Tape duplication was done in-house, using 25 Technics RS1500 two-track recorders. The system ran “tails-out” so the audio was actually being recorded in reverse. A three-track master deck was used to play the master tape, which had left, right and cue channels. When the system sensed a 1 kHz cue tone on the master tape, it triggered the 25 Hz tone, which was injected into the left channel audio. When the 1 kHz master cue ended, the 25 Hz tone generator would stay on for one additional second, hence “stretching” the 25 Hz cue tone so it started exactly one second before the 1 kHz cue on the master. This one-second pre-roll was controlled electronically, so it was exact and consistent.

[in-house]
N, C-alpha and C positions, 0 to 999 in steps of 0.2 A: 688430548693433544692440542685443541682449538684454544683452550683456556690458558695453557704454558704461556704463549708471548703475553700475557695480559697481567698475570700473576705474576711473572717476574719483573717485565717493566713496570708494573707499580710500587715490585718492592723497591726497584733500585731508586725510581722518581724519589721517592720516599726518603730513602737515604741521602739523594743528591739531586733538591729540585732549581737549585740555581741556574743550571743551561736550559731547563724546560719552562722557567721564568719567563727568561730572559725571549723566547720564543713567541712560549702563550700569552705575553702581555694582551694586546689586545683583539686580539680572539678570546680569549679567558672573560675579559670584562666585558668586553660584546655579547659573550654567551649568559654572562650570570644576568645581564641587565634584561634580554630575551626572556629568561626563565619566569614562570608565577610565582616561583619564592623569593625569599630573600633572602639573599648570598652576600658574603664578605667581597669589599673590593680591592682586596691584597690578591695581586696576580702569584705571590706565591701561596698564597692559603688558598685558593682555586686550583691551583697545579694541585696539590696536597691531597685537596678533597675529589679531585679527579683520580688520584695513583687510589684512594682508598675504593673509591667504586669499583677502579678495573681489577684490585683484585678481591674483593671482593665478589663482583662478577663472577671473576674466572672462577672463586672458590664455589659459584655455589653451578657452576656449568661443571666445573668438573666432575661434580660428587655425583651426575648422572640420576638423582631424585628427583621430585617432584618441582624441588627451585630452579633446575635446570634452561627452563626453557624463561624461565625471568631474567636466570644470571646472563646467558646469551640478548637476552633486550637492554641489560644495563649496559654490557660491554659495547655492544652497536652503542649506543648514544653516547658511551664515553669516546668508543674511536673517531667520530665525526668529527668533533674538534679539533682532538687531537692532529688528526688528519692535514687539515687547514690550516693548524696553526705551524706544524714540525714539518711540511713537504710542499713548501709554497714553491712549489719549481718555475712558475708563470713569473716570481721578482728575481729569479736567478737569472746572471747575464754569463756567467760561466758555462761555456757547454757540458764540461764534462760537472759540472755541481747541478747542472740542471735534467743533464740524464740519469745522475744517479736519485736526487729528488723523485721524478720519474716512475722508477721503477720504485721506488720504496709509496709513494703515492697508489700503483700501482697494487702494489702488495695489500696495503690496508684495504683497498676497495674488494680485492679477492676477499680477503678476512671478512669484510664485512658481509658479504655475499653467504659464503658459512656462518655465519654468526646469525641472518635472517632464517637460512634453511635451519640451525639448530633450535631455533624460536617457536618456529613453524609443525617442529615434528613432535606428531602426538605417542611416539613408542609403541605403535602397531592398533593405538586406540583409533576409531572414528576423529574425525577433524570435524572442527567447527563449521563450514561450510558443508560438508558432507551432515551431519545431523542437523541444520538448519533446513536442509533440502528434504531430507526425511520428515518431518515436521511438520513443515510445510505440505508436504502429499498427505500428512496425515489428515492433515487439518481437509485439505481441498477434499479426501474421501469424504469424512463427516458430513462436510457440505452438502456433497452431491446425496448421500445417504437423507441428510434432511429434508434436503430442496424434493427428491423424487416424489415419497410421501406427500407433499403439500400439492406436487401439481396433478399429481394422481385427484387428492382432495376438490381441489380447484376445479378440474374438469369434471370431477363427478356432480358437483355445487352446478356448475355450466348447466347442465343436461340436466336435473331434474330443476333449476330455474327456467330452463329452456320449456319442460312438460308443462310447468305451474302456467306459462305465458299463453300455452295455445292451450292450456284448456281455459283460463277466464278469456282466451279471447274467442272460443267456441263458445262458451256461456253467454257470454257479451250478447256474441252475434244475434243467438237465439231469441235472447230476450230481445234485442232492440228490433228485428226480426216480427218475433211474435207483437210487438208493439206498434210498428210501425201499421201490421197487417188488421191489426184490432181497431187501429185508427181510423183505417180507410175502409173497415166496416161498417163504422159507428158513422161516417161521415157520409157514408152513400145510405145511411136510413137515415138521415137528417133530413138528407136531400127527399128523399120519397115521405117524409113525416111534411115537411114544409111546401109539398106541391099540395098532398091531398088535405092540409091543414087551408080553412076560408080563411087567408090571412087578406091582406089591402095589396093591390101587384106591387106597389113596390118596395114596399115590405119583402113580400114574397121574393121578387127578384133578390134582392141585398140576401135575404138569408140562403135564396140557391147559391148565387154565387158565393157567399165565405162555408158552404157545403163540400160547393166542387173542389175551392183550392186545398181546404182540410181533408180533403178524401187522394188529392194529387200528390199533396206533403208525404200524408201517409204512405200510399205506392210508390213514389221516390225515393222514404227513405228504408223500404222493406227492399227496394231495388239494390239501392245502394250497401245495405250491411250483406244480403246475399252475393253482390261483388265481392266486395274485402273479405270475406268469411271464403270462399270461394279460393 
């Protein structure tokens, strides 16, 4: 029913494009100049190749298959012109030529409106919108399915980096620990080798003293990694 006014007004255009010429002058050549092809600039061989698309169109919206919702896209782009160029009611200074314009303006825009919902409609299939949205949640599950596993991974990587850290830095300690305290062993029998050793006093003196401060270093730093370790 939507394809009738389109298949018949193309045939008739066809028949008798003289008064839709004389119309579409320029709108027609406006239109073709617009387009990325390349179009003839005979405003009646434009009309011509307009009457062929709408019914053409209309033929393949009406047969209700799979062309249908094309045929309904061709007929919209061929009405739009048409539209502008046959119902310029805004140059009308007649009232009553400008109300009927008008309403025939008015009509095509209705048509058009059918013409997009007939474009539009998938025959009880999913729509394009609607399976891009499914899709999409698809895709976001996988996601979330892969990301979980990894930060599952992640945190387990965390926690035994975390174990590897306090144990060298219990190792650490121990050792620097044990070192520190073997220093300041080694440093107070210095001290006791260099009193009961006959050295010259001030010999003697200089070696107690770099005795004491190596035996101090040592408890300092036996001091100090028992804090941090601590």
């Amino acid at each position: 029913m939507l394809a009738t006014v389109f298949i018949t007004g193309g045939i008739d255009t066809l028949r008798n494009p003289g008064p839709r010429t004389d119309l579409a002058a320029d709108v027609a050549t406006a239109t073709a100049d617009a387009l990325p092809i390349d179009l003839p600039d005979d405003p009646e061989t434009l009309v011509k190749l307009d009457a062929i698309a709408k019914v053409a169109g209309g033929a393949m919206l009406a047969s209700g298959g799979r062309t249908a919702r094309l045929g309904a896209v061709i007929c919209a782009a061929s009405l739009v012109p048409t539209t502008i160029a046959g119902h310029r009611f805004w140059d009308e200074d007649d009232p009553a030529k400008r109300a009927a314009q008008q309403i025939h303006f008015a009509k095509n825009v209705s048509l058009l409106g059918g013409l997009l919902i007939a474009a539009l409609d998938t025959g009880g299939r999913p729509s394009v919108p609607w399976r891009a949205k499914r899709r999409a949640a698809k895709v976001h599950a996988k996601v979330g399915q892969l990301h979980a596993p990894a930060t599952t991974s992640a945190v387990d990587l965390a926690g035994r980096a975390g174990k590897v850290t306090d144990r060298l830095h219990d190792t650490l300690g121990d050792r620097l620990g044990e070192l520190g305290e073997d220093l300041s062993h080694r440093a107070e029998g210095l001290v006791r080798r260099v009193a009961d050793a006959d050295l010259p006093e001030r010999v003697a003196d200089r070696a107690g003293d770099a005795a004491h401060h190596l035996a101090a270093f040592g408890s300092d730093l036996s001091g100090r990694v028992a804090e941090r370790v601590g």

The duplicating system produced copies that were flat to 15 kHz, and typically had less than 30 degrees of phase error at 10 kHz. To achieve this level of quality, each “slave” recorder was hand-aligned to each new “pancake” of tape before the duplication process was started. The duplicating engineer would align the record head of each recorder for zero phase error. Then the master tape would be started and the duplication process would begin. After duplication, each tape copy’s alignment tones were checked on a special “QC” deck. We again verified level, stereo balance, EQ and phase (head alignment) before the tape was shipped. 

Drake-Chenault produced about 1,000 music format reels each week. In the 15 years I was there, we never missed a deadline! 

For more details, visit www.drakechenault.org and click on “Behind the Scenes in the Production Dept.”